Shot at, tortured and raped. Two million Syrian children are experiencing horrors that are causing 'layers and layers of emotional trauma', a new report by the Save the Children charity says.
Children pay price of Syria's war
BEIRUT // A boy of 12 sees his best friend shot through the heart. Another of 15 is held in a cell with 150 other people, and taken out every day to be put in a giant wheel and burnt with cigarettes.
These are just some of the horrors experienced by Syrian children who are perhaps the greatest victims of their country's conflict, suffering "layers and layers of emotional trauma", according to Save the Children's chief executive.
They have been shot at, tortured and raped during two years of unrest and civil war, the international charity based in London said yesterday.
Two million children face malnutrition, disease, early marriage and severe trauma, innocent victims of a conflict that has already claimed an estimated 70,000 lives, the charity said.
"This is a war where women and children are the biggest casualty," chief executive Justin Forsyth said on a visit to Lebanon, where 340,000 Syrians have fled.
Mr Forsyth spoke of meeting a Syrian refugee boy aged 12 who saw his best friend killed outside a bakery. "His friend was shot through the heart. Initially he thought he was joking because there was no blood. They didn't realise he had been killed until they took his shirt off," he said.
New research carried out among refugee children by Bahcesehir University in Turkey that found that one in three reported having been punched, kicked or shot at, the Save the Children report said.
Two thirds of the children surveyed had been separated from their families by the conflict and a third had experienced the death of a close friend or family member.
"All these children tell you these stories in a matter-of-fact way and then you realise that there are layers and layers of emotional trauma there," said Mr Forsyth.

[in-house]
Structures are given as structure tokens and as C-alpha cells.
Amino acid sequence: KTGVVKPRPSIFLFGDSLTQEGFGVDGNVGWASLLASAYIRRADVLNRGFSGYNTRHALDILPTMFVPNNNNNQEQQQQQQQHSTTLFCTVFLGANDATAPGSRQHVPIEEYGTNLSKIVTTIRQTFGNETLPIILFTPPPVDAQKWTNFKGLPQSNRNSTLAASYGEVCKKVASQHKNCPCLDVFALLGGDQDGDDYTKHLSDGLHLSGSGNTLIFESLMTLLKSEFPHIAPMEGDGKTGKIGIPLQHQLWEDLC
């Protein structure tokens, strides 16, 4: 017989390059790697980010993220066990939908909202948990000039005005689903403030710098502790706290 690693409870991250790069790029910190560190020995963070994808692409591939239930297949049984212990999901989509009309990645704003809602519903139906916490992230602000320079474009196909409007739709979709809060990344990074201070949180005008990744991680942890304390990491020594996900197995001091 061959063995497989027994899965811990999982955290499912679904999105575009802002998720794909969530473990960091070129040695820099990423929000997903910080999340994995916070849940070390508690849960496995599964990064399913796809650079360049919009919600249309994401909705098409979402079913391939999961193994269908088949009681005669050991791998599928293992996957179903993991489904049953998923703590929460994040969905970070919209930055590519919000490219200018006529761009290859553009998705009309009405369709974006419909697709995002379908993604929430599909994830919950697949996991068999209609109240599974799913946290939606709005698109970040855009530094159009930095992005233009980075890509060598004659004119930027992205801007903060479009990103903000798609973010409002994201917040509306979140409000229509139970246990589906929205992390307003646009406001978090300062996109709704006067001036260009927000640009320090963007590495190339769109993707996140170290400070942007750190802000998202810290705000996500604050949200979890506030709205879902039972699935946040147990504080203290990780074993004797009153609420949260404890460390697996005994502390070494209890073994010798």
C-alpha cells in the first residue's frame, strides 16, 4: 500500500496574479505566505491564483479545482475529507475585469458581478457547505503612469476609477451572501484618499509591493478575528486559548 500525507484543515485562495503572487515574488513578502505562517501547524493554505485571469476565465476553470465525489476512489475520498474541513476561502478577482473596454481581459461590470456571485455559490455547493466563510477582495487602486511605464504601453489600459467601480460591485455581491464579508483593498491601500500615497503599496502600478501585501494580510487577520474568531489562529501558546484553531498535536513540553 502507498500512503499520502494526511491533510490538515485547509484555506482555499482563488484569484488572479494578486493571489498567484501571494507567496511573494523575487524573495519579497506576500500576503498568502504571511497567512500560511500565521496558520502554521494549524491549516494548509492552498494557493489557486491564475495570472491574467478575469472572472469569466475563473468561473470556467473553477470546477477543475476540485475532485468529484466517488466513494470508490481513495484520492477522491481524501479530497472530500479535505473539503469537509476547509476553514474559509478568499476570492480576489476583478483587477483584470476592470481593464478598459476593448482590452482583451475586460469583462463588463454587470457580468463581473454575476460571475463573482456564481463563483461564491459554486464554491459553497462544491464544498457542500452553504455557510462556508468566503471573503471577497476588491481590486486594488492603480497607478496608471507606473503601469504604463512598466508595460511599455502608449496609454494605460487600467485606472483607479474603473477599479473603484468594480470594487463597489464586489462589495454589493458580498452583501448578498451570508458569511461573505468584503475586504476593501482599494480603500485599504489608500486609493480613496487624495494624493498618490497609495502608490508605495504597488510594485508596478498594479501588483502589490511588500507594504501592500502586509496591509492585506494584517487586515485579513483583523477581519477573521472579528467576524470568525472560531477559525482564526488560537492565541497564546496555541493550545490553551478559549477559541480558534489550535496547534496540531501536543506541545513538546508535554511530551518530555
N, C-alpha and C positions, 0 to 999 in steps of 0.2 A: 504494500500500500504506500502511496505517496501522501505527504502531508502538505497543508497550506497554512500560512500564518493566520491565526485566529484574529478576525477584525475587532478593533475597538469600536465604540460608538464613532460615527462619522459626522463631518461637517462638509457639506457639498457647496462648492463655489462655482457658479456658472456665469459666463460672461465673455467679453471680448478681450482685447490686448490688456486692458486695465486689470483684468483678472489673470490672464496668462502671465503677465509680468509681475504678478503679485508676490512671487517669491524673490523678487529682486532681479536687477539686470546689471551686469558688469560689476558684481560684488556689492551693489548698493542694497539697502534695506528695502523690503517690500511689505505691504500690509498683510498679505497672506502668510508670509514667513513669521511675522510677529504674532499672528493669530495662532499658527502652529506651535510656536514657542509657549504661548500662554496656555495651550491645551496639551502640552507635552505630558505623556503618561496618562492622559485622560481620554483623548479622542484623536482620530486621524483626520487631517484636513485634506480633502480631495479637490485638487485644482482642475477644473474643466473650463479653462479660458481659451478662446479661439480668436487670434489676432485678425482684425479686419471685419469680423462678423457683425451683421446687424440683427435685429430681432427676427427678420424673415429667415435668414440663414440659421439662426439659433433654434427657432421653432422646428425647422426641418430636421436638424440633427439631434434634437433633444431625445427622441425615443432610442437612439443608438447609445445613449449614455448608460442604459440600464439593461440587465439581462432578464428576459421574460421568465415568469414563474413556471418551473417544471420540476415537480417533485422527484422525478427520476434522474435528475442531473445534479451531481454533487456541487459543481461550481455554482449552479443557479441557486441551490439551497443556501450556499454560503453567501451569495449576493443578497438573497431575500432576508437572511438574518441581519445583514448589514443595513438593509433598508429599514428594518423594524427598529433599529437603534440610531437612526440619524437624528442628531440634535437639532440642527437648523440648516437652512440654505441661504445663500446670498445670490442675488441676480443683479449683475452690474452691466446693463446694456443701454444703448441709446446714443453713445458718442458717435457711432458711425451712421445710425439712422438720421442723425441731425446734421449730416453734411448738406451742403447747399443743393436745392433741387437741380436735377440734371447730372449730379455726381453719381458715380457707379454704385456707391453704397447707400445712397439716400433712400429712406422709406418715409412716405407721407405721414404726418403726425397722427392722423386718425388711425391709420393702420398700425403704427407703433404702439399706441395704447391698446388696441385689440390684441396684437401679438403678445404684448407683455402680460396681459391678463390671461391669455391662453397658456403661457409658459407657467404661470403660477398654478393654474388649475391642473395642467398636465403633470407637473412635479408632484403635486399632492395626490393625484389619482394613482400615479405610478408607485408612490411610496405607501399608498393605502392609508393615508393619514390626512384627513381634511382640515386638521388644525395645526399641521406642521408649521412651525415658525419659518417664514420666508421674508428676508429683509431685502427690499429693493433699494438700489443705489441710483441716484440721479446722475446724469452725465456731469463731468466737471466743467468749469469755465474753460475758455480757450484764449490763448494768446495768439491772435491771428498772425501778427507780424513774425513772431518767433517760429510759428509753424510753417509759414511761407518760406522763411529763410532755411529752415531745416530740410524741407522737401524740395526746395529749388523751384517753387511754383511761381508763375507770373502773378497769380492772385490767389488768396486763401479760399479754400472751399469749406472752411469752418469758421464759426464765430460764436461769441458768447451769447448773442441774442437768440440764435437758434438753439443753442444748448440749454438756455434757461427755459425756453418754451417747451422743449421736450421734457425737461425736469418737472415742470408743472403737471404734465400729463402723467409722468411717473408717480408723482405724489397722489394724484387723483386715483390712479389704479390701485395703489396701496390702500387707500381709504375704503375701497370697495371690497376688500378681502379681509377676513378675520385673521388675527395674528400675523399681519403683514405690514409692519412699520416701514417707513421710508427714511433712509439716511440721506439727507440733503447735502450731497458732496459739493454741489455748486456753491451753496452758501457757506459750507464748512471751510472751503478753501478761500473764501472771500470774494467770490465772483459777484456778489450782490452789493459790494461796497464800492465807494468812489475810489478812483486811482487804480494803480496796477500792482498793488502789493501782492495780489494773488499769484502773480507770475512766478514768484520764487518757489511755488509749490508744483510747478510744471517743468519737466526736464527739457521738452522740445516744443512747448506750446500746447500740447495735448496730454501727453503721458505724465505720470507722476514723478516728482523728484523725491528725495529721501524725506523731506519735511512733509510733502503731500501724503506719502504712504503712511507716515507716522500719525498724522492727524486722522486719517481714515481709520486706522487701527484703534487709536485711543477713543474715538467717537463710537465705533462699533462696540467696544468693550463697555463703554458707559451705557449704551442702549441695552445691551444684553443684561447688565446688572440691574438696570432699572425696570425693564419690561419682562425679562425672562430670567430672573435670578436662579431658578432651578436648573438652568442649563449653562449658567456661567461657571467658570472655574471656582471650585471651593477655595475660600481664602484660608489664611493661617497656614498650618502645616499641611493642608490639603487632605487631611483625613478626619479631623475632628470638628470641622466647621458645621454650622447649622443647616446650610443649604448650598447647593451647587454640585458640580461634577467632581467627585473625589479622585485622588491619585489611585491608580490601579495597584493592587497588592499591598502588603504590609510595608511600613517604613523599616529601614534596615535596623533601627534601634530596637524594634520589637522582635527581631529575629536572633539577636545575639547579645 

Syria's civil war started with peaceful protests against the dynastic rule of the president, Bashar Al Assad. But his forces shot at protesters and arrested thousands and the revolt turned into a civil war. Rebels now control large swaths of Syria.
Millions have fled their homes for safer ground or neighbouring countries. Save the Children says 80,000 people are living in barns, parks and caves and children struggle to find enough to eat.
Both government forces and rebels have been accused of targeting civilians and committing war crimes. Refugees say Mr Al Assad's soldiers are directly targeting children.
Mr Forsyth met one child who described being in a prison cell with 150 people, including 50 children. "He was taken out every day and put in a giant wheel and burnt with cigarettes. He was 15. The trauma that gives a child is devastating."
Save the Children says some young boys are also being used by armed groups as porters, runners and human shields, bringing them close to the front line.
Rape is being used to deliberately punish people, said Mr Forsyth, and was underreported because of the sensitivity of the issue, especially among conservative communities.
"In most conflicts, over 50 per cent of rapes are against children. And I am sure that is the case in this conflict too."
Fear of sexual violence is repeatedly given to Save the Children as one of the main reasons for families fleeing their homes.
There are also reports of early marriage of young girls by families trying to reduce the number of mouths they have to feed, or hoping a husband will be able to provide greater security from the threat of sexual violence.
Mr Forsyth met a Syrian family in Lebanon who told their 16-year-old daughter to marry an older man. "Her mother said she was beautiful and every time the soldiers came to the house she thought: 'They are going to rape her'."
"Rape is being used deliberately to punish people," he said, and girls as young as 14 were being married off.
Save the Children works in neighbouring countries and within Syria but Damascus has restricted access to aid organisations, especially in opposition-held territory.
The charity called for unfettered and safe access to humanitarian agencies, including "access across the lines of the conflict", and for Damascus to ease bureaucratic restraints.
Despite pledges of Dh5.5 billion by international donors for a response plan to help Syria's displaced, only 25 per cent has been funded, according to the United Nations.